EJI Complaint Filed Today with Department of Justice Finding Widespread Pattern of Officer-on-Inmate Sexual Violence at Prison for Women in Alabama


Today, the Equal Justice Initiative (EJI) filed a complaint with the U.S. Justice Department calling for a swift and thorough federal investigation into widespread sexual abuse of women prisoners by male guards at Tutwiler Prison for Women in Wetumpka, Alabama. In interviews with more than 50 women incarcerated at Tutwiler, EJI uncovered evidence of frequent and severe officer-on-inmate sexual violence. EJI is now asking the Department of Justice to investigate the Alabama Department of Corrections’ failure to adequately protect prisoners from sexual violence by Tutwiler employees.

EJI’s investigation found that several incarcerated women have become pregnant after being raped by prison guards. In the past two years, women in the custody of the Alabama Department of Corrections (ADOC) have given birth to children fathered by correctional officers and have reported incidents of violent sexual attacks.

“Rape and sexual assault of incarcerated women is criminal and an outrageous abuse of power,” said EJI Executive Director Bryan Stevenson, who wrote the letter to the Justice Department. “Any failure by state and federal officials to respond quickly and appropriately to reports of sexual violence will contribute to tragic and shameful conditions of confinement for women.”

More than 20 Tutwiler employees have been transferred or terminated in the past five years for having illegal sexual contact with prisoners. From 2009 to 2011, six correctional officers were convicted for criminal sexual abuse of women prisoners but with very minimal responses by state officials; only one of the people convicted of misconduct faced more than five days in jail.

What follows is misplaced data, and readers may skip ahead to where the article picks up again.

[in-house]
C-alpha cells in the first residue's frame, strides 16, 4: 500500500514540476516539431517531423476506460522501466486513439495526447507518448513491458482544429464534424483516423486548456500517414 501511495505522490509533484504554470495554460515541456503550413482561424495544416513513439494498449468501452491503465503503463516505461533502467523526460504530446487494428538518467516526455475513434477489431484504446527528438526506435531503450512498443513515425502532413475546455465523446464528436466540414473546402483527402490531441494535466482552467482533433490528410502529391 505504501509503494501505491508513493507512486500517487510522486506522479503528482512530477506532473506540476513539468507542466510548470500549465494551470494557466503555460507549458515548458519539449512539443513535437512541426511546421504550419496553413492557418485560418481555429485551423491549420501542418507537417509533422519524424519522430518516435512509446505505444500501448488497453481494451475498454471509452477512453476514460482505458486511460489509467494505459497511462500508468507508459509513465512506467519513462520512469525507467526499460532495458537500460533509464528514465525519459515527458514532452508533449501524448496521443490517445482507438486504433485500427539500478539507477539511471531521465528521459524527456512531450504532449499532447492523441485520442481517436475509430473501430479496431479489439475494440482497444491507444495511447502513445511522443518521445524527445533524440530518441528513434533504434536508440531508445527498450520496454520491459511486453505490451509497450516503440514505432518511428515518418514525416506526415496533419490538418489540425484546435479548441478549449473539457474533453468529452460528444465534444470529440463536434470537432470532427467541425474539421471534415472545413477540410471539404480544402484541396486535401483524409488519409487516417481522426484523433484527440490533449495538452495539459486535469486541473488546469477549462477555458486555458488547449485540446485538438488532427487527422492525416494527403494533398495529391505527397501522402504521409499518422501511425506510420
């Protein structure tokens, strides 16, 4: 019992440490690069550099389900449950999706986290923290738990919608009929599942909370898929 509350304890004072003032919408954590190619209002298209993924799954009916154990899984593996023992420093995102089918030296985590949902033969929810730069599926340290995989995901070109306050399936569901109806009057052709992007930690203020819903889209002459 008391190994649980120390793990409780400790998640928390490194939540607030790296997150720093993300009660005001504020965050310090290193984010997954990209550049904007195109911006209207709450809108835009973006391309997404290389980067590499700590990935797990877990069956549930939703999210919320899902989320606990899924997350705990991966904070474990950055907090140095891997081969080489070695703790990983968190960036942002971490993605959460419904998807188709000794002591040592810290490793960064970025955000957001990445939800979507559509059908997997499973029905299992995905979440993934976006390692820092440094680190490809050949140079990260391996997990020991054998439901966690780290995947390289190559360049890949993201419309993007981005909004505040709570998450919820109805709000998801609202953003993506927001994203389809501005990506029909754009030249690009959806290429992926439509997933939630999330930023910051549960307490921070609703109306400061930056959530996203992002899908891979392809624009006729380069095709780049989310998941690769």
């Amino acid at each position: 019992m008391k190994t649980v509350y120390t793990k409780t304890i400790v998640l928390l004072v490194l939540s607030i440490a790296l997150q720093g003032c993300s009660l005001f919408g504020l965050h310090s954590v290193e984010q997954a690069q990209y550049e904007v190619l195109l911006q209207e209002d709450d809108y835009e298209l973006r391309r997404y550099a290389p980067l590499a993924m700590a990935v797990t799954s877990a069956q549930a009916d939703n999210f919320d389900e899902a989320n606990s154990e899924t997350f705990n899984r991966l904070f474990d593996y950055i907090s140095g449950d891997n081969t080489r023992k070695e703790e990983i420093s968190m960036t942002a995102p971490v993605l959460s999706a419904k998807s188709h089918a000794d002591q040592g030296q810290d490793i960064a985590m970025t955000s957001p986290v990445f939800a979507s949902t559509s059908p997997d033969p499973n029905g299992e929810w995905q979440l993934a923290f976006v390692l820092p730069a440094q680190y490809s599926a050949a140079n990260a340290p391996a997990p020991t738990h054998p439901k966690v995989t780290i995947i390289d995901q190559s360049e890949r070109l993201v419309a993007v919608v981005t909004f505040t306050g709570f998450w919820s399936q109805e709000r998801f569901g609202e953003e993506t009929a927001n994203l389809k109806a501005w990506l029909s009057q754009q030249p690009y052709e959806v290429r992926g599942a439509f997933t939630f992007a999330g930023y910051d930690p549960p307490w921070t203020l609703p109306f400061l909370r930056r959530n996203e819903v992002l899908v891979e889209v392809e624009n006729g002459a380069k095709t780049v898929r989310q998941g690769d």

Despite this known high rate of sexual contact between male staff and incarcerated women, the warden and correctional officers at Tutwiler continue to punish and humiliate women who report sexual misconduct, routinely placing them in segregation, stripping them of their property, denying them contact with their families, and forcing them to submit to unwanted medical procedures. This mistreatment of prisoners who speak out about abuse intimidates and discourages women from reporting sexual misconduct.

EJI also found evidence that prison officials are misreporting the frequency of sexual assaults by prison employees. The Department of Corrections reported zero incidents of sexual misconduct or harassment in 2009, but court records show two correctional officers were indicted for custodial sexual misconduct arising out of at least two incidents that year.

Tutwiler’s rate of sexual assaults on inmates is among the worst in the country. A 2007 report issued by the federal Bureau of Justice Statistics found Tutwiler had the highest rate of sexual assault in the United States among correctional facilities for women. Of 146 prisons nationwide where federal authorities investigated the number of sexual assaults on inmates, Tutwiler ranked 11th overall.

“This troubling cycle of abuse and lack of accountability has established a widespread pattern and practice of custodial sexual misconduct,” Stevenson said. EJI is calling on the Department of Justice (DOJ) to investigate officer-on-inmate sexual violence at Tutwiler as part of the department’s duties under the federal Prison Rape Elimination Act, which established a policy of zero-tolerance for prison rape, and the Civil Rights of Institutionalized Persons Act, which empowers DOJ to investigate state prisons. Federal law requires DOJ to make the prevention of prison rape a top priority.